I mentioned steampunk submarines in a previous post, but there’s more. T’was an elegant age in which designers were not afraid to make things beautiful as well as functional.
There is a movement afoot in Britain to finally build Charles Babbage’s Analytical Engine. Babbage, one of the age’s greatest geniuses, designed but never completed a steam-powered mechanical analog computer as early as 1837, but it remained unfinished at his death in 1871. One of the workmen engaged in its construction was a young man named Joseph Whitworth.
“It’s an inspirational piece of equipment,” said Mr Graham-Cumming, author of the Geek Atlas.
“A hundred years ago, before computers were available, Babbage had envisaged this machine.
“What you realise when you read Babbage’s papers is that this was the first real computer.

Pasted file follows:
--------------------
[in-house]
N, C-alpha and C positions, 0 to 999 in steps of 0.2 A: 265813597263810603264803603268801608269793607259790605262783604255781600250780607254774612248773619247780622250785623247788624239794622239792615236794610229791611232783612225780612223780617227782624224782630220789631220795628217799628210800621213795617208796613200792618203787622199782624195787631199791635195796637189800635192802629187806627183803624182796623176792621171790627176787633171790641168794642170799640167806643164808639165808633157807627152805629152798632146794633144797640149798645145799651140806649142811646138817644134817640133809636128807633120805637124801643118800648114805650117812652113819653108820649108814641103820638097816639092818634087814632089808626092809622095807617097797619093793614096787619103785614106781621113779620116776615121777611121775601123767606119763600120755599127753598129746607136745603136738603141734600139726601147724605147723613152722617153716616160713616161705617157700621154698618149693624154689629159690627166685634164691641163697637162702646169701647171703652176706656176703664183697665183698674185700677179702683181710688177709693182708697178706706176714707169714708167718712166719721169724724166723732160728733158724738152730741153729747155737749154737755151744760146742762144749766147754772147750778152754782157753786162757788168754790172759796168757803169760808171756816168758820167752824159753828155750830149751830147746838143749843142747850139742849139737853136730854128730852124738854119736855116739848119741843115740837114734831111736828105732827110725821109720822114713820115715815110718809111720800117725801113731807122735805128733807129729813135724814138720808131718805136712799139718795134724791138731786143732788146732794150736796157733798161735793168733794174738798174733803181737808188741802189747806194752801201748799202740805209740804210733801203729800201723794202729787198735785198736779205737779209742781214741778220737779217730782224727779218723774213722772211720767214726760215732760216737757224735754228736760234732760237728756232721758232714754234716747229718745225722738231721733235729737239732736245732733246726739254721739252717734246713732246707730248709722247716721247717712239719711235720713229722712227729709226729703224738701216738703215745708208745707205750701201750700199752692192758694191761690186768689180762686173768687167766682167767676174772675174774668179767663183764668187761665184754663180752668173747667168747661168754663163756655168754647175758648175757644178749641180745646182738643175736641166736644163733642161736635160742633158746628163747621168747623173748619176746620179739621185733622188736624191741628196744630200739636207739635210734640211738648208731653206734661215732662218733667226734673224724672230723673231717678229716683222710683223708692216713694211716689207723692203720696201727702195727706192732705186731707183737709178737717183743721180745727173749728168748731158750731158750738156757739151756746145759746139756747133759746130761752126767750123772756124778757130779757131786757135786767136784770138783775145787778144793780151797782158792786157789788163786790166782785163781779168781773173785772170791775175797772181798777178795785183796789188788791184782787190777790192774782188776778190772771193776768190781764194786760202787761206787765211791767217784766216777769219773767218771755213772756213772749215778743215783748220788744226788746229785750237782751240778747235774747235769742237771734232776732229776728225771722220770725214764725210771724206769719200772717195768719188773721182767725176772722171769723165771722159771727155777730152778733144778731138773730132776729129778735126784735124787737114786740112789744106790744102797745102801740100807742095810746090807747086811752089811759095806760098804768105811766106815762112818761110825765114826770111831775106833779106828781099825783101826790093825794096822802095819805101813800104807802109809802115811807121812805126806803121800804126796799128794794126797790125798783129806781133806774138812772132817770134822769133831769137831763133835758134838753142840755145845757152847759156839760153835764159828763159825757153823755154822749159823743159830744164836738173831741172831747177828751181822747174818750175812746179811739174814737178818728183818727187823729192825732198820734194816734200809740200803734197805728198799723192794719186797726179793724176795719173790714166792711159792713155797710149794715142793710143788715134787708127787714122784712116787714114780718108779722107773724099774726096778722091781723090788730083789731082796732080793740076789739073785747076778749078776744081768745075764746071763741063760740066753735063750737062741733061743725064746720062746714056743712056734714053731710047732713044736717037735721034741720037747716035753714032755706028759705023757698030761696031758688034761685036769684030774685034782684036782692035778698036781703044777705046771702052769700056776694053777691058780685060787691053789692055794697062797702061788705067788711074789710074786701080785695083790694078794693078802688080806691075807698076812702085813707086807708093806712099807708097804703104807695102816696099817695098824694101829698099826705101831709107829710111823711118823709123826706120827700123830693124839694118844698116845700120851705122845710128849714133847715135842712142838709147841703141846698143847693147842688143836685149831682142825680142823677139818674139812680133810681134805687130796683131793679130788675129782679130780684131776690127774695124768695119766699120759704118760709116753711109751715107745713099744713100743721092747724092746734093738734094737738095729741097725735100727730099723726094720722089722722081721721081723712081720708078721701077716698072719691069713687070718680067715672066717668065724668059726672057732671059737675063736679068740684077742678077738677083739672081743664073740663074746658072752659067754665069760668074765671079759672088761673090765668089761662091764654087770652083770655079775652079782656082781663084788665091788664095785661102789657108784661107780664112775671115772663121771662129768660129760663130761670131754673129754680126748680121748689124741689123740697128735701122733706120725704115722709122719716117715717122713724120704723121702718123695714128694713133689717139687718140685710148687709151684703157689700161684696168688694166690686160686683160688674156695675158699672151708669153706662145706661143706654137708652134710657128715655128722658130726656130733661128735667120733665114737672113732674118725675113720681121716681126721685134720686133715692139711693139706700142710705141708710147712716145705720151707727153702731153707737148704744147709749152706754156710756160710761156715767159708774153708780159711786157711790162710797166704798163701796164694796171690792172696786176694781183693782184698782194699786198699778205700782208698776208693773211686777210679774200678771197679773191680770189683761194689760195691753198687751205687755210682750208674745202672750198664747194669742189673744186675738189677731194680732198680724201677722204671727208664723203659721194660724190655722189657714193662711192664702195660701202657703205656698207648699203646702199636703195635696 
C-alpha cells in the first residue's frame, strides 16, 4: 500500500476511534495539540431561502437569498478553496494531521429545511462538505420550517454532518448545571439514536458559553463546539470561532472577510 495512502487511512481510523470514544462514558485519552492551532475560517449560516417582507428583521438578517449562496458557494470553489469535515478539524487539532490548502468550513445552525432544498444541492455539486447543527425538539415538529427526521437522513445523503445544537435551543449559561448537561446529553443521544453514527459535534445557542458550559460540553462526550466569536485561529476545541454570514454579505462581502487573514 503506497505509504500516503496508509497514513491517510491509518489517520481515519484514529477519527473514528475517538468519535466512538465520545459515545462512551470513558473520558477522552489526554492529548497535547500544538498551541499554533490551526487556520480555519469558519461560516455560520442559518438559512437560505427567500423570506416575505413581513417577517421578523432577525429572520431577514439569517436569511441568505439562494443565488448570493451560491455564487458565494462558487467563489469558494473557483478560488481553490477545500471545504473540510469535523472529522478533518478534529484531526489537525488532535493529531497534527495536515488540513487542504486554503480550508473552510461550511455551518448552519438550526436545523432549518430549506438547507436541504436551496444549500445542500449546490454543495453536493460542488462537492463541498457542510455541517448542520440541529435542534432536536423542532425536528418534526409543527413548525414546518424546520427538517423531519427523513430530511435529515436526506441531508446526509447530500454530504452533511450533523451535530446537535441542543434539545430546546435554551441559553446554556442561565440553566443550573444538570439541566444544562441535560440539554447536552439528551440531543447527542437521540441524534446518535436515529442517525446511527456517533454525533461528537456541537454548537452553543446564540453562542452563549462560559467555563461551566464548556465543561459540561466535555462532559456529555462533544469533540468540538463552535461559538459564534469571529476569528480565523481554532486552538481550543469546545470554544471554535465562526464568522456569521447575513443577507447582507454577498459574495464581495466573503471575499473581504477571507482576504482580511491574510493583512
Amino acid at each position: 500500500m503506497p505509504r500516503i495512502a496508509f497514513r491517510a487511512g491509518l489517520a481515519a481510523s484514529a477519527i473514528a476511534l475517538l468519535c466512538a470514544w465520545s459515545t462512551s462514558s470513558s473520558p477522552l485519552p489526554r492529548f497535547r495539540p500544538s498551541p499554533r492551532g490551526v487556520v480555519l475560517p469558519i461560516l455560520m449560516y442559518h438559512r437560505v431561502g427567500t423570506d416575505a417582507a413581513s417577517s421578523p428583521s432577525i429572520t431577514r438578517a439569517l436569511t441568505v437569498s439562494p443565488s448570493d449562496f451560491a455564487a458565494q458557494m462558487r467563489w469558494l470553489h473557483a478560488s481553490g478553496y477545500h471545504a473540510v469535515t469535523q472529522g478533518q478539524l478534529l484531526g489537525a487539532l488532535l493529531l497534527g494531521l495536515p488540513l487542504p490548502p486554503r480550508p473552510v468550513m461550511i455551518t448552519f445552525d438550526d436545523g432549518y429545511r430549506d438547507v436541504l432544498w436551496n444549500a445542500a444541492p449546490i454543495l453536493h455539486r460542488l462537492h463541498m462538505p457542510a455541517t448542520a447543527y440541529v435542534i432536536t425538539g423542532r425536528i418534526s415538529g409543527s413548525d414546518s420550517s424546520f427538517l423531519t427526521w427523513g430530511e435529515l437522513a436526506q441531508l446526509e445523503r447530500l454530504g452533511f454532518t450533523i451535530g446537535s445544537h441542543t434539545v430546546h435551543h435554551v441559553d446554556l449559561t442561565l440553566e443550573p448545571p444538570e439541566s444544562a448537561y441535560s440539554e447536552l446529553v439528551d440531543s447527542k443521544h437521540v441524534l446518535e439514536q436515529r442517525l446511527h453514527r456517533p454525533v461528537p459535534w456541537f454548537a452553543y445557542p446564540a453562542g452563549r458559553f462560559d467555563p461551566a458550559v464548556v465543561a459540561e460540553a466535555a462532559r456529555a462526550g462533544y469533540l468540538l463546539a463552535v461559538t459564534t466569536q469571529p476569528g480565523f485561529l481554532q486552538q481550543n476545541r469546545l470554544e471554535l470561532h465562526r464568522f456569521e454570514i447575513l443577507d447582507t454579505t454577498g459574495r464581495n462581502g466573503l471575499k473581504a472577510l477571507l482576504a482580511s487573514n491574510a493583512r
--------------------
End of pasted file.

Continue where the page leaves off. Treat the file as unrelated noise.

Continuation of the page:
“It had expandable memory, a CPU, microcode, a printer, a plotter and was programmable with punch cards.
“It was the size of a small lorry and powered by steam but it was recognisable as a computer.”
As mentioned in the article it brings up in the intriguing concept of a Victorian Information Age. How big would a period “laptop” have been?
Another machine that appeared about the same time was the typewriter. Conceived as early as 1829, the first workable models appeared at about the end of the Civil War in 1865, including an elegant model by Rasmus Malling-Hansen called the Writing Ball.
While not terribly practical it was a lovely piece of gear and presaged the workable models of the future. If you look through a lot of old Civil War era manuscripts you’ll see a transition from hand-written records to typewritten ones about 1900 or so. Follow the link for lots more of them.
UPDATE: I am remiss in failing to mention that Lady Ada Lovelace (daughter of Lord Byron) wrote what is now recognized as the first computer language i.e. a set of instructions to tell Babbage’s machine how to do its business.